Department of the Interior
For Immediate Release:
April 10, 2006
Contact: Shane Wolfe
Acting Secretary of the Interior P. Lynn Scarlett Announces the Designation of Mission San Miguel Archangel as National Historic Landmark
WASHINGTON DC— Acting Secretary of the Interior P. Lynn Scarlett today announced the designation of Mission San Miguel Archangel, located in San Miguel, California, as a National Historic Landmark.
"I have visited this one-of-a-kind Mission, which still displays the frescos done by local Native Americans nearly 200 years ago," Scarlett said. "Mission San Miguel gives great insight into the past while remaining an active parish for the parishioners and public to appreciate."
The National Historic Landmark designation is the highest such recognition accorded by our nation to historic properties. Mission San Miguel represents a fine example of Franciscan mission architecture, which later inspired the Mission Revival and Spanish Colonial Rival architecture that continues to characterize the Southwest United States to this day. Districts, sites, buildings, structures, and objects that possess exceptional value or quality in illustrating or interpreting the heritage of the United States in history, architecture, archeology, technology, and culture qualify for historic landmark designation. Fewer than 2,500 historic places across the United States carry the title of National Historic Landmark.
The site of the mission was chosen in 1797 as one of twenty-one missions throughout California. By 1808, tiles and adobe blocks were made and stored until the stone foundation of the church was laid in 1816. After the challenges of bringing in roofing timbers from mountains located 40 miles away, the structure was completed in 1818. By 1821, the entire church was complete, along with the interior murals.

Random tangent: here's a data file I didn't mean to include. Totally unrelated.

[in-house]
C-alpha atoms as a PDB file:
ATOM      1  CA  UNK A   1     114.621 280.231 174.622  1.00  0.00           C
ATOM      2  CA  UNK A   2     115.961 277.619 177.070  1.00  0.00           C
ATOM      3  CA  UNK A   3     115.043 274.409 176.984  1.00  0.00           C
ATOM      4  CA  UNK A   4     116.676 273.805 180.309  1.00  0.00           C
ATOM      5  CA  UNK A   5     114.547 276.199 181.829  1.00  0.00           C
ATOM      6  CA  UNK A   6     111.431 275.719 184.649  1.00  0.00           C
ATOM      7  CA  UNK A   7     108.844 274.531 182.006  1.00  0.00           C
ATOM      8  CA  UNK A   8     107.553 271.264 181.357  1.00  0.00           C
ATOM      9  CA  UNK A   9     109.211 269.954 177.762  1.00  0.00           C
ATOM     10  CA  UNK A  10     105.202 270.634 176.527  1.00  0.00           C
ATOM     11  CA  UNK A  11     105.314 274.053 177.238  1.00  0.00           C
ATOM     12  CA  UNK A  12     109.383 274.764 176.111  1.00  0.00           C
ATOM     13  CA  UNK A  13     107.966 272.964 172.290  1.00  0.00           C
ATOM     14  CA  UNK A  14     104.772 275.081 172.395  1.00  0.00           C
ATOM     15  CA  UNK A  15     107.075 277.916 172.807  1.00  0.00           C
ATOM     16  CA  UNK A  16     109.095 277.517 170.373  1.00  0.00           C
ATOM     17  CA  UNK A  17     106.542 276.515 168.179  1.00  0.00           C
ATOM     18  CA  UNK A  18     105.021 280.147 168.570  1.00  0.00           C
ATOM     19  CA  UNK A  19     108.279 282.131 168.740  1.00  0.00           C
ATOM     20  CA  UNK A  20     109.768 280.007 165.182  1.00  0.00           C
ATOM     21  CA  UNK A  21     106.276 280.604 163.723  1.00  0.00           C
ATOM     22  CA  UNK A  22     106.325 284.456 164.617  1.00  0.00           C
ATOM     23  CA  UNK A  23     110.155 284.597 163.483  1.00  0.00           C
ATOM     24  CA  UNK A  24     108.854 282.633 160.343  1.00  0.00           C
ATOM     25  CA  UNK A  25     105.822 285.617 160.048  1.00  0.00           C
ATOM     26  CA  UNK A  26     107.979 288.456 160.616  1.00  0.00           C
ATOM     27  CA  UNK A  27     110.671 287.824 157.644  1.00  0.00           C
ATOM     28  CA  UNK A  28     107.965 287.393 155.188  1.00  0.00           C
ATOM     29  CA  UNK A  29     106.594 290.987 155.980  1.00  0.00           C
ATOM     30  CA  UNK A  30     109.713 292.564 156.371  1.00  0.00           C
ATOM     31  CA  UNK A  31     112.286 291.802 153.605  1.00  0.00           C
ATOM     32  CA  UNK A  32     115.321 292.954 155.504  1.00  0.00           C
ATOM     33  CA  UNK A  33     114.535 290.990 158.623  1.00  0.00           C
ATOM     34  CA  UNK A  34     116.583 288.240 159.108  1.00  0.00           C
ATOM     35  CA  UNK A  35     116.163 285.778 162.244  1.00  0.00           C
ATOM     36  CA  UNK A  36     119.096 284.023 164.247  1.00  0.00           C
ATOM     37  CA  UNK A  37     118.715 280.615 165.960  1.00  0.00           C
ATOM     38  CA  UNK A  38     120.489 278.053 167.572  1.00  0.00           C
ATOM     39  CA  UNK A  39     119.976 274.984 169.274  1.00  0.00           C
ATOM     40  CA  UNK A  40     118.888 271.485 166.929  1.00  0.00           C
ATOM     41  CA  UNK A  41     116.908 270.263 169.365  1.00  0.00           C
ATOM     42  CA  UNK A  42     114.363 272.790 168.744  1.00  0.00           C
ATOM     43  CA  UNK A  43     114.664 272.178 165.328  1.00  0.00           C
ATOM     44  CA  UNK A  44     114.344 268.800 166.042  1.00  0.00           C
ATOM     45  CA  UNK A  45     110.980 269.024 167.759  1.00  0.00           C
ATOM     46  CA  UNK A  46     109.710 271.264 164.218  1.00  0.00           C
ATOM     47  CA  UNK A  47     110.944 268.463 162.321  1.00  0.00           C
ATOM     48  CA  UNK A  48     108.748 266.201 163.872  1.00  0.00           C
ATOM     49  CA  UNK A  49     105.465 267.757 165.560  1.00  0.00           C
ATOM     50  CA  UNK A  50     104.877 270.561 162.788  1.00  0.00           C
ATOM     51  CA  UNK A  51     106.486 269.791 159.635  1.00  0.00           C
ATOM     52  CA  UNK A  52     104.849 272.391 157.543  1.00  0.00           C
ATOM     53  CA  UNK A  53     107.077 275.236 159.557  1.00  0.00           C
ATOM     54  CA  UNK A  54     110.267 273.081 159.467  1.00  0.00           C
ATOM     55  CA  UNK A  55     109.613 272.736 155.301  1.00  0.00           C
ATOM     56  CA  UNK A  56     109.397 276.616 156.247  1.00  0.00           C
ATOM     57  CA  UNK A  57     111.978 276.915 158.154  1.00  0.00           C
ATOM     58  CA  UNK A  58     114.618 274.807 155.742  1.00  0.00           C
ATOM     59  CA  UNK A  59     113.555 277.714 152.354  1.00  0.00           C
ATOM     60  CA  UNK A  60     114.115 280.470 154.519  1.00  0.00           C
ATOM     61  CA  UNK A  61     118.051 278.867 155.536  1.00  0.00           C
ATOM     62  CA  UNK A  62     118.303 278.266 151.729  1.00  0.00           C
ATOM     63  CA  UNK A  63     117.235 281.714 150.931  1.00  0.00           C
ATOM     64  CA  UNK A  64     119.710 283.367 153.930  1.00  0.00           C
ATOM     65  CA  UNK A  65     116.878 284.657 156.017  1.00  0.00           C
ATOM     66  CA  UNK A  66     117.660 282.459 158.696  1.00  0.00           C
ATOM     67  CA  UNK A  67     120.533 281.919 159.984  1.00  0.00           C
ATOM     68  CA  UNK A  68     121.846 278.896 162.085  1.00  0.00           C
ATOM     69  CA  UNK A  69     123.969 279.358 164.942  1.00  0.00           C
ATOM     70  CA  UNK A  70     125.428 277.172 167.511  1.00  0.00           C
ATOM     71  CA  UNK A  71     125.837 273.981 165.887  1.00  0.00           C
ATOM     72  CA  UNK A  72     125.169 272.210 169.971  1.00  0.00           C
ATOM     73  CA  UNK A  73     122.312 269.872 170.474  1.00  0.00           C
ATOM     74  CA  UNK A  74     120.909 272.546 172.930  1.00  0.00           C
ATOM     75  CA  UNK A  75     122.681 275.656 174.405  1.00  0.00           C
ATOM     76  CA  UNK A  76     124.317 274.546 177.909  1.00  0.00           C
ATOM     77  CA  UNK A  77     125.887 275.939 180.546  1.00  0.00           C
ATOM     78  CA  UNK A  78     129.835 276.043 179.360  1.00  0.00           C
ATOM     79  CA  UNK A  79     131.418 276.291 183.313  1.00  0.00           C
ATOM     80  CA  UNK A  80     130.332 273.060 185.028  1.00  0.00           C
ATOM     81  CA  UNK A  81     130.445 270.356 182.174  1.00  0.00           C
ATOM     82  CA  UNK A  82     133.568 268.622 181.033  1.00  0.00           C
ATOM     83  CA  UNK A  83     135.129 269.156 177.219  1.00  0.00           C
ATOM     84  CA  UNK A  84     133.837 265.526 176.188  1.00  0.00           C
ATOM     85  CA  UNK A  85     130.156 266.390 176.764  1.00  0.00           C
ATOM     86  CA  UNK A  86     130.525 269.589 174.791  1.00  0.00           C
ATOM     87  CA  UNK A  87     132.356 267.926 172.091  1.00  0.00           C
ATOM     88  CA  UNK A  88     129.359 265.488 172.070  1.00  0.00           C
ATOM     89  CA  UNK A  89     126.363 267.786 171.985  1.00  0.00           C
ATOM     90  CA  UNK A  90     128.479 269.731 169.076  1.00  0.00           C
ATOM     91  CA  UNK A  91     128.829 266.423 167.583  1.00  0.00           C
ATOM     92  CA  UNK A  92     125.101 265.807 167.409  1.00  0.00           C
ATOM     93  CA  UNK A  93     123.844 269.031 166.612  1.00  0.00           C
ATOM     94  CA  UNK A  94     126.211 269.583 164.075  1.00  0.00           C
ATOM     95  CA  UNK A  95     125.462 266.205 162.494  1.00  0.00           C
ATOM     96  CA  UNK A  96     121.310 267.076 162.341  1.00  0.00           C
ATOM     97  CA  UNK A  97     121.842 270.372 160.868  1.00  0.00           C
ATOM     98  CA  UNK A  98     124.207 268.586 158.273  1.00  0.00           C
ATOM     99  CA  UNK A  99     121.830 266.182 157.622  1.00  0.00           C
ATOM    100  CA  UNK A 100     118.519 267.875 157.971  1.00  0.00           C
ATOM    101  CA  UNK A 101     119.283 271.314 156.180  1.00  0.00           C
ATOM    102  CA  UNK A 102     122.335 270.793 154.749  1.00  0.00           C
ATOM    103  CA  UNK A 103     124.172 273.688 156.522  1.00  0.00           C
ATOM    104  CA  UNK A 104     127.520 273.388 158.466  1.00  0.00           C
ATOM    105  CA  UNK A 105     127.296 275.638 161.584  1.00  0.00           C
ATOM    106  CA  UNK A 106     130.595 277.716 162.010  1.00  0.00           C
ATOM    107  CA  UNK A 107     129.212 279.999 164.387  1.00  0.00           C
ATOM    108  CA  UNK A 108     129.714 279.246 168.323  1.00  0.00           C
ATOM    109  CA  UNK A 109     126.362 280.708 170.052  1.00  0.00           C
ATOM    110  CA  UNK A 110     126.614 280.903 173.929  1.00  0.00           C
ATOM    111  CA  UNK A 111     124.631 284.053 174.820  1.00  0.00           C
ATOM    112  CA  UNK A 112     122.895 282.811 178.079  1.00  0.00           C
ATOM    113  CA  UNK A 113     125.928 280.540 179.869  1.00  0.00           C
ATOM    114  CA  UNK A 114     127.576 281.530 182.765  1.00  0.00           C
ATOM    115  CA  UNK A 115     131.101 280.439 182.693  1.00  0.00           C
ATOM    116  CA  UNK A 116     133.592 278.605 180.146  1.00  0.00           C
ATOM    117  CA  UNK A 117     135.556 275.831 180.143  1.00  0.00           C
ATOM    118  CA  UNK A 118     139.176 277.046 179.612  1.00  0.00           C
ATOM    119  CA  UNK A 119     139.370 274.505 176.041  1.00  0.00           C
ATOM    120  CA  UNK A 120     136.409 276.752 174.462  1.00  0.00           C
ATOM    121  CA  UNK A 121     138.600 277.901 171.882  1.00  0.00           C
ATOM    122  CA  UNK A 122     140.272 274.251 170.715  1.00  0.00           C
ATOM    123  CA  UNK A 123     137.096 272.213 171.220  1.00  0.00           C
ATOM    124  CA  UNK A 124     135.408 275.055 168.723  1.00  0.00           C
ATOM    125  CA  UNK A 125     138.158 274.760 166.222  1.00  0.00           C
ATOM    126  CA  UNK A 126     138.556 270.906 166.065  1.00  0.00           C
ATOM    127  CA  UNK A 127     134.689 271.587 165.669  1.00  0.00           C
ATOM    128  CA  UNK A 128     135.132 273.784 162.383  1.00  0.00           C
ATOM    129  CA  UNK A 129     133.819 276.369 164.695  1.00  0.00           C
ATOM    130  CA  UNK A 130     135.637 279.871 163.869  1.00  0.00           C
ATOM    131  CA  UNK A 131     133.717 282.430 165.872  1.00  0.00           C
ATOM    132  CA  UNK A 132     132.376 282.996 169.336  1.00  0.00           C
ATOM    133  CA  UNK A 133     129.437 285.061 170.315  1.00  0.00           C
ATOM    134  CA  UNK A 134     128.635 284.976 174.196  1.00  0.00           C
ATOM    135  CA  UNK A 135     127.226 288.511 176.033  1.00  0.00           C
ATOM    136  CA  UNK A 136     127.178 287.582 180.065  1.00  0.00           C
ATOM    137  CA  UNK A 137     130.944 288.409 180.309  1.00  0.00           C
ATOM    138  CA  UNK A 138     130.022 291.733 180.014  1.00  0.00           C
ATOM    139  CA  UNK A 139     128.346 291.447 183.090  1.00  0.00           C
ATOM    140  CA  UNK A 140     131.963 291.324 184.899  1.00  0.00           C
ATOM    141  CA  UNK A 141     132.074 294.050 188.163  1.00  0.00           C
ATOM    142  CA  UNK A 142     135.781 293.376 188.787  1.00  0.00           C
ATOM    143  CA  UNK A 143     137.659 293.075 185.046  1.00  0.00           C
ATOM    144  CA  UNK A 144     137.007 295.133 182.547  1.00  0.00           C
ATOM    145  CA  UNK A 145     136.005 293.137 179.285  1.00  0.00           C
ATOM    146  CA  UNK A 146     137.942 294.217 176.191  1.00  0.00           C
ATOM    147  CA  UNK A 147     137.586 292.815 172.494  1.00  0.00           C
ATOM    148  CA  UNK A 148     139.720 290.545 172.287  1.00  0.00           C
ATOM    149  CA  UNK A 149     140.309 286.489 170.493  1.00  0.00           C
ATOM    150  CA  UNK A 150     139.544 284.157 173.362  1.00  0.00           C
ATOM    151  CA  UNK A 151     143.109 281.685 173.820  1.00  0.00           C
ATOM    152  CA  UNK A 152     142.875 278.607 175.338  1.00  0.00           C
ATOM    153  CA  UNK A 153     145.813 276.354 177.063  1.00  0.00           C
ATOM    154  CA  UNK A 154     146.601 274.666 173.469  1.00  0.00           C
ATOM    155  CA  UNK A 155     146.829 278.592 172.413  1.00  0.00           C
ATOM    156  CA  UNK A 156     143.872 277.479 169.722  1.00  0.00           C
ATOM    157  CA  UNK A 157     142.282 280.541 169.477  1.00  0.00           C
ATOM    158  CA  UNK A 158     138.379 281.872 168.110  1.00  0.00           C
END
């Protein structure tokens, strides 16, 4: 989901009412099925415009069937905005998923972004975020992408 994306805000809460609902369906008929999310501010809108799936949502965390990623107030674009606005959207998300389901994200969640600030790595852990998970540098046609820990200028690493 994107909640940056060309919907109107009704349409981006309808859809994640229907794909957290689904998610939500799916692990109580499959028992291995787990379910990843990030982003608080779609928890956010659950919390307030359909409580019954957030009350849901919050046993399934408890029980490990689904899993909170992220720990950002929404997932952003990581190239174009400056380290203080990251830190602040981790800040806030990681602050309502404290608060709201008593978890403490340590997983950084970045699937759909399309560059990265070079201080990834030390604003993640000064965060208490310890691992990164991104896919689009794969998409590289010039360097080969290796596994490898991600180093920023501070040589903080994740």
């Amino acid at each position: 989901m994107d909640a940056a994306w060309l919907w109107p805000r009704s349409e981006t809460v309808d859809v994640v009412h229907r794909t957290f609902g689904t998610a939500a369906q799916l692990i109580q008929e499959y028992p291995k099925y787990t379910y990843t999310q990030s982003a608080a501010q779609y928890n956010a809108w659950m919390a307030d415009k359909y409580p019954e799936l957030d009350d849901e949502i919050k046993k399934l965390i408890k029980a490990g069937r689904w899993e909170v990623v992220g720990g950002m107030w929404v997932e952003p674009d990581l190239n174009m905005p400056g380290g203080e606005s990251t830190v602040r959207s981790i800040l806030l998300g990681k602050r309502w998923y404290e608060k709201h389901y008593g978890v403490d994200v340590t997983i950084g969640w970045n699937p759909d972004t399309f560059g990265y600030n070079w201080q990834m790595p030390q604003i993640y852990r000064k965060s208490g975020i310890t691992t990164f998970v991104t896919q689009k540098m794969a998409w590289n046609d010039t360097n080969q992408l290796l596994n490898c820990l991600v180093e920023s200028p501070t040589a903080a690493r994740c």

The missions founded throughout California mark place names and important transportation routes such as U.S. 101 that are still used today. Compared with the other few remaining missions, Mission San Miguel retains a high level of physical integrity. Perhaps one of the greatest impacts of the chain of missions in California was in the area of agriculture. San Miguel, with its rural setting and remaining components, is important in demonstrating the holistic nature of a mission community as a residential and economic institution as well as a religious establishment.
Additional information on the National Historic Landmark program can be found on the National Park Service website at www.cr.nps.gov/landmarks.htm